On the surface, Shakiba Azimi and Fahim Rahman look like they’re running the same campaign for VP (Academic). They both want to support mental health, reduce costs through various initiatives and increase accessibility. It’s the same platform we see year after year for this position.
They’re even both ISSS executives, something Rahman isn’t afraid to talk about. He puts all of his experience front and centre, before any major campaign points. Once you read Rahman’s detailed platform, there isn’t much to actually talk about, so it becomes clear why he’s focusing attention on his other jobs.
What sets Azibi’s platform apart is the specific technological goals she outlines. While Rahman lists a few basic platform points like advocacy and exploring initiatives, Azibi actually details some initiatives that she hopes to accomplish, with many of them focusing on using the internet. The SU often feels behind when it comes to online resources, so these sort of initiatives really catch my eye.
One of these is improving Beartracks with more course transparency. She proposes having syllabi ready and posted on Beartracks before classes begin, which would let students see what their courses will entail before joining them. This would prevent a lot of the confusion with adding and dropping courses at the start of the semester.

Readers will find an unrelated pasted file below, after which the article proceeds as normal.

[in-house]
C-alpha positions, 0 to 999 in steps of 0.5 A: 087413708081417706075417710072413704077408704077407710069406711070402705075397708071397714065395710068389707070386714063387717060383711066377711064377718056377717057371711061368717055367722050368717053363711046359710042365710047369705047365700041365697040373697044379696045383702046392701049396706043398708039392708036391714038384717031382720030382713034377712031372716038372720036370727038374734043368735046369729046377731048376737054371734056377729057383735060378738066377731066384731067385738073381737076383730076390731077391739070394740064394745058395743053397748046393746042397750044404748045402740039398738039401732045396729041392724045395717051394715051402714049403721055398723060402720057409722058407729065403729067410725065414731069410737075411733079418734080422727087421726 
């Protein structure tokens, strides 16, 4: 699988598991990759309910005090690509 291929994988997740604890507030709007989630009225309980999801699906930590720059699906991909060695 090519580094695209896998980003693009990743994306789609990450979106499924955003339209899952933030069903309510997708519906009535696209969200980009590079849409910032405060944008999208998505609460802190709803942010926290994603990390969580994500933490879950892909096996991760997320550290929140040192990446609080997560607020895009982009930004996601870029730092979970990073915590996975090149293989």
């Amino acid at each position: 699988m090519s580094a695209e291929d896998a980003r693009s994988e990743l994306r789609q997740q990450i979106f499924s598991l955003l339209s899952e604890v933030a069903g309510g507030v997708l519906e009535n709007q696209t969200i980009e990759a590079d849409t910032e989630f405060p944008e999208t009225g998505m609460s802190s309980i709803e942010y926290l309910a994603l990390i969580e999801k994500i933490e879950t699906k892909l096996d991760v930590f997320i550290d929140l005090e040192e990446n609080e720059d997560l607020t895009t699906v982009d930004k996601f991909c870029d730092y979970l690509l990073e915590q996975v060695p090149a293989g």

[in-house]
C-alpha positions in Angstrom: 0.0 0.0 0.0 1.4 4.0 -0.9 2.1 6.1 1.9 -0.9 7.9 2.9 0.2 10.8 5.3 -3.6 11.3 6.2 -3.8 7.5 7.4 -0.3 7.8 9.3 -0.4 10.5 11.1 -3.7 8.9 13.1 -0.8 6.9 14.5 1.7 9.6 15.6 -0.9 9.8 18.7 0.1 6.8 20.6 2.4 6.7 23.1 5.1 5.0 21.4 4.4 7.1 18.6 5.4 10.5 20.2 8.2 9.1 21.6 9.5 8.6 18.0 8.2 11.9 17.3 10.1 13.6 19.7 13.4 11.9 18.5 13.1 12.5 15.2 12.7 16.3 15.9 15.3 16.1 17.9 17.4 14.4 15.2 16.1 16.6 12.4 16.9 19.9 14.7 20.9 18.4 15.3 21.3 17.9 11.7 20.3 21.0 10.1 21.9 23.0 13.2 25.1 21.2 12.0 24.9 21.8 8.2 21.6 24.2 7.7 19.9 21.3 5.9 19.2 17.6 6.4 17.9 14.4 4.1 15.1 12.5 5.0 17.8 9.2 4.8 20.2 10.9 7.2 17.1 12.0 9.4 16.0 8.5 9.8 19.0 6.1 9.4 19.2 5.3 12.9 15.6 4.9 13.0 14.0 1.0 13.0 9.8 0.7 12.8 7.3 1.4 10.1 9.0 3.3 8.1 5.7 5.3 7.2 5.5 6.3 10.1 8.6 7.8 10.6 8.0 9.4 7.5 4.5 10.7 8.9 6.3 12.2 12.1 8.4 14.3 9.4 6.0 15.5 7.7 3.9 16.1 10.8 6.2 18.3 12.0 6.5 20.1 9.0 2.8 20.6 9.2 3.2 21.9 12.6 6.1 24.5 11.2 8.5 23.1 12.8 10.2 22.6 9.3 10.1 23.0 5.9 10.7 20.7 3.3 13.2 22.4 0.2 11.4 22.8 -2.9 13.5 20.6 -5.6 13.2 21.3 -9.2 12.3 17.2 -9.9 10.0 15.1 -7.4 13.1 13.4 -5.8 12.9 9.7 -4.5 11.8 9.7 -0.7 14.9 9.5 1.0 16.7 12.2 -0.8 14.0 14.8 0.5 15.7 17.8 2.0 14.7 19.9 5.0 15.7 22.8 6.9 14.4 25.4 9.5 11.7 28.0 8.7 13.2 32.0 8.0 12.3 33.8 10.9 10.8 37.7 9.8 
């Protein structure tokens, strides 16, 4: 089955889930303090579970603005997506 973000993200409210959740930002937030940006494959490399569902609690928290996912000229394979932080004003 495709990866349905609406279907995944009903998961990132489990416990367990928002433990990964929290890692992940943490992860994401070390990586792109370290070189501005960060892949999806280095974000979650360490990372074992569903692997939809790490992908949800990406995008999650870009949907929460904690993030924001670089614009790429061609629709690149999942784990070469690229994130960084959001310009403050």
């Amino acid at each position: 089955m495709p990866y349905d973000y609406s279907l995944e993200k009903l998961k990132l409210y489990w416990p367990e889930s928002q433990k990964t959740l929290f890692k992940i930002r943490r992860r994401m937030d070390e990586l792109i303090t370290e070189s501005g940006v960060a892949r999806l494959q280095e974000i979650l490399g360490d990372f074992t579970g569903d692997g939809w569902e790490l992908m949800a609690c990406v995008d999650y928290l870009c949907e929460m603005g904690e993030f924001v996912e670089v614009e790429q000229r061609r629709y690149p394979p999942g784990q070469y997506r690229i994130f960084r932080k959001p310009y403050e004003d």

Seeing midterm and due dates would also let students plan ahead in case they need to go away, whether it’s a vacation, or a conference for professional or academic development. You don’t have to go searching through the calendar to find out what the course is actually about, and you can see differences within the same course when multiple profs teach it. I like it and I hope it’s possible.
I’d urge caution with her plan for a Centralized University Mental Support Health Website, though. While a modern, interactive site that helps students find specific in-person support services isn’t a bad idea, creating a Web MD-like attempt to replace professional health services is. It can come off as dismissive and might lead students to misdiagnose their actual issues.
Azimi also has a broken mess of a website, with missing images and placeholder text. I had to scroll through her Facebook page to even find her platform, which is on a slideshow PDF. But while the presentation is awful, her specific technological proposals to solve the points she makes in her platform make her stand out from Rahman.
The fact that Azimi is able to lay out a few specific plans and explain them in detail shows she has already thought about it. With Rahman, I’m not sure because he falls back to typical SU election catchphrases. Azimi is clearly the better choice.